Introduction: The readings in the early Sundays of Advent always carry forward the “end of the world” theme from the last Sundays of the previous year, the 33rd Sunday in Ordinary Time, and the Feast of Christ the King, the 34th and final Sunday of the Liturgical year. This links each ending year with the approaching one. Today is the first Sunday of Advent, the “Sunday of Hope” in God and His Son, Jesus Christ, through whom God has promised to save and redeem His people. Today we begin our yearly re-enactment of the drama of our salvation, starting with the mystery of the Incarnation (Christmas) and culminating in the celebration of Christ’s ultimate victory (Christ the King). It is our yearly pilgrimage through the scenes and events of our history of salvation. Advent is a time for looking both backward and forward.  We look backward as we prepare to celebrate the historical birth of Jesus. At the same time, we look forward to his Second Coming, as we prepare ourselves to welcome him into all areas of our lives during the Advent season.  In the Eucharistic Acclamation we profess our faith in Jesus’ Second Coming: “We proclaim Your Death, O Lord, and profess Your Resurrection until You come again”; and in the Creed we proclaim our belief that “He will come again in glory to judge the living and the dead, and his kingdom will have no end.” One Bible scholar has estimated that there are 1,845 references to Christ’s second coming in the Old Testament and 318 references in the New Testament. We see the traditional signs of Advent in our Church: violet vestments and hangings, no flowers, only green plants in the Sanctuary, and the Advent wreath. We light a candle on this wreath each Sunday until all four are lit.   These signs remind us that we are waiting for the rebirth of Jesus in our hearts and lives in love, mercy, compassion and forgiveness. Let us remember that Advent is at once a celebration of the Christ who was, who is and always will be. In other words, Christ has come once, he will come again; indeed, he has never left, but is continually present in his Church.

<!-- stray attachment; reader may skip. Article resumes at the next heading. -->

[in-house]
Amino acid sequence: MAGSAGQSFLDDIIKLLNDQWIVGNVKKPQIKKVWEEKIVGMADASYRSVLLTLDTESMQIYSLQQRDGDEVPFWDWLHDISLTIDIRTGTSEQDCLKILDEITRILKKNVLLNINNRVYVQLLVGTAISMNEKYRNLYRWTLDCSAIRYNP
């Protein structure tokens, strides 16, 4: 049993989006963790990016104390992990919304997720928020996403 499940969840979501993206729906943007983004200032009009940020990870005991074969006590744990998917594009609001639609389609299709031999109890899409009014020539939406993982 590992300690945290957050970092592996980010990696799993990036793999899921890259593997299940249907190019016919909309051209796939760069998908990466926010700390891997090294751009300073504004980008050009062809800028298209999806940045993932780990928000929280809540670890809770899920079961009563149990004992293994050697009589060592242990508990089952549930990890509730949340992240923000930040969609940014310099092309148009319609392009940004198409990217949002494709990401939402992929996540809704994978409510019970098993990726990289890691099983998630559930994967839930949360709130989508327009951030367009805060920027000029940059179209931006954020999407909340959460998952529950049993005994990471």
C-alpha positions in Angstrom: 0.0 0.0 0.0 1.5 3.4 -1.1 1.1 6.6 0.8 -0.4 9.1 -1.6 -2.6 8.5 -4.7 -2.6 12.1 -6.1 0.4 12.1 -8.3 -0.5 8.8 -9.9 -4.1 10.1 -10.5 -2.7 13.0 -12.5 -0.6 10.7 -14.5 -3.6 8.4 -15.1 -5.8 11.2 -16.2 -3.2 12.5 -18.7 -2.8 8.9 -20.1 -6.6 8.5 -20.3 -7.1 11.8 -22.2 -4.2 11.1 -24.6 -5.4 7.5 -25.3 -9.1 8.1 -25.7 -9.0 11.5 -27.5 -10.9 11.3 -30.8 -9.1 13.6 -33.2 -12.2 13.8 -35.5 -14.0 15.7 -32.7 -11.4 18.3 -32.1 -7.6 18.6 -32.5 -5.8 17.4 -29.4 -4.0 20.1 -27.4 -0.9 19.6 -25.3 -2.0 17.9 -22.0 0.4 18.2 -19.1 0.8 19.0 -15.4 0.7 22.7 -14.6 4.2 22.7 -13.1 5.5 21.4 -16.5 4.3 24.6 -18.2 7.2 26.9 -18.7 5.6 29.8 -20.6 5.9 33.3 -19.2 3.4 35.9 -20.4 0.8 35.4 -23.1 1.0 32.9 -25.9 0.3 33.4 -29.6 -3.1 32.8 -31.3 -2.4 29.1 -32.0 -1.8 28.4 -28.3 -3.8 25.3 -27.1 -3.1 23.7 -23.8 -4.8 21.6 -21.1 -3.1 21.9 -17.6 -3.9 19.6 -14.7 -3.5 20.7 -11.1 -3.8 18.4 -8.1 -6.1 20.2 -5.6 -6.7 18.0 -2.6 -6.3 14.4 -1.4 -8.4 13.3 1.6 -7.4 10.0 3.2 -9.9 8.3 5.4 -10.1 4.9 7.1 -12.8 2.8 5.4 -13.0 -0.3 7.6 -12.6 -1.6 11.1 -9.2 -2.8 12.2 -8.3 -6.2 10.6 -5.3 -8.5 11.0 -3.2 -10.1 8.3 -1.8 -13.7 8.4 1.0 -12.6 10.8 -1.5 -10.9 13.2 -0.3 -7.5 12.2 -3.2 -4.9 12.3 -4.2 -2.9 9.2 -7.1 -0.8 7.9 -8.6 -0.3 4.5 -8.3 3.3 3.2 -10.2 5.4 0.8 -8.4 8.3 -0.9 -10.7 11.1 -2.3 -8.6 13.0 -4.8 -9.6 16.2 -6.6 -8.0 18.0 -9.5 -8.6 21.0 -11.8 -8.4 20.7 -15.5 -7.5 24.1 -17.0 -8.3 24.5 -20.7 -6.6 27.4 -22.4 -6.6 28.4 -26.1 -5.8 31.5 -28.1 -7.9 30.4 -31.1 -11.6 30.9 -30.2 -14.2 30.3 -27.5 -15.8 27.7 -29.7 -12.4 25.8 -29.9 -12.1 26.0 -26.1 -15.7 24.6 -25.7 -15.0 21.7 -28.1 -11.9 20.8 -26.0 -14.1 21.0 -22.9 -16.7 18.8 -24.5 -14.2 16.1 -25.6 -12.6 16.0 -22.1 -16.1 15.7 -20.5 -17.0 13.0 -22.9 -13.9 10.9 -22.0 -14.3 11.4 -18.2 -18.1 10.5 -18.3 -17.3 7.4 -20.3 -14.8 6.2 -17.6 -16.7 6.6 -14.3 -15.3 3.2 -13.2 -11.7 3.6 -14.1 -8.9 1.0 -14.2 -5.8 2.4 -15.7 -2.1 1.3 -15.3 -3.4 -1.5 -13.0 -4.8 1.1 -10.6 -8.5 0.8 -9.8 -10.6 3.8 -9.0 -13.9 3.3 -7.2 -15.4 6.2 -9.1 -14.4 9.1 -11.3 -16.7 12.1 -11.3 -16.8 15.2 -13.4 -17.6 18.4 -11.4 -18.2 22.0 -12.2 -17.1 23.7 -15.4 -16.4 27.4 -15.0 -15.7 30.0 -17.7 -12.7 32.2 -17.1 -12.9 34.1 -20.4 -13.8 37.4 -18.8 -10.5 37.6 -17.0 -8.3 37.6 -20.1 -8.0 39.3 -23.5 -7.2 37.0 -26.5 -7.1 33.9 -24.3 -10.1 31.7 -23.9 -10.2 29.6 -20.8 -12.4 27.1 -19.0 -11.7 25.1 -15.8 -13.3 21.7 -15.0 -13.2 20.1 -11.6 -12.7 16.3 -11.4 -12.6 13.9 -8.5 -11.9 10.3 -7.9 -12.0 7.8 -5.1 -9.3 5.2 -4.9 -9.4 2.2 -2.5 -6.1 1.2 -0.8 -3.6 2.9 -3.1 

The first reading, Isaiah (2:1-5) explained: Isaiah reports his prophetic vision of all nations gathering on Mount Zion, as described also by Micah (4:1-3), using the image of pilgrimage. The prophet looks forward to the time when the Covenant between God and His people will be extended to all people, and the Temple in Jerusalem will be the worshipping place for all mankind, so that all may live in peace and harmony with God and their fellow-humans. In the late eighth century BC, God’s people were already divided into a northern kingdom called Israel, and a southern kingdom known as Judah.  Israel had fallen under Assyrian rule, while Judah and its capital Jerusalem were in danger of being conquered by Babylon.  In the vision of Isaiah, however, Judah is shown as the place to which all nations will come for “instructions in righteous living.” (Zion in Jerusalem was the holy mountain where Solomon’s Temple had stood).  The result will be universal peace.  The Lord will mediate all disputes among nations, and “they shall beat their swords into plowshares.” The prophet reveals to his audience the radical notion that God might love other nations in addition to Judah. The Responsorial Psalm (Ps 122) is a joyous hymn originally meant to be sung as pilgrims journeyed to Jerusalem, the site of the Temple, the dwelling place of God on earth. As we sing the Psalm today, it invites us to look longingly toward Christmas, the feast that celebrates the Incarnation of God among us.

The second reading (Romans 13:11-14) explained: In this reading, Paul’s exhortation to the Roman Christians shows them, and us, how to bring about Isaiah’s vision of peace. Because of its concentration on the Parousia, or the Second Coming of Jesus, the Christian community was neglecting its actual day-to-day duties. The Jewish Christians among them lived according to the Law of Moses, a moral code which even pagans admired.  But the Gentile Christians were not yet fully free from the “orgies, drunkenness, promiscuity and lust” of their pagan days.  Hence, Paul advises them: “Conduct yourselves properly.” He warns them against “orgies and drunkenness…promiscuity and lust.” He condemns their “rivalry and jealousy” and advises them to get ready to meet Jesus at his Second Coming.  Paul believes that Jesus’ Second Coming will be a day of salvation only for those who are already acting in a proper manner. We, too, must act as pilgrims, entering wholeheartedly into our yearly pilgrimage through salvation history, leaving behind whatever might hinder our progress, and accepting whatever hardships our journey might entail.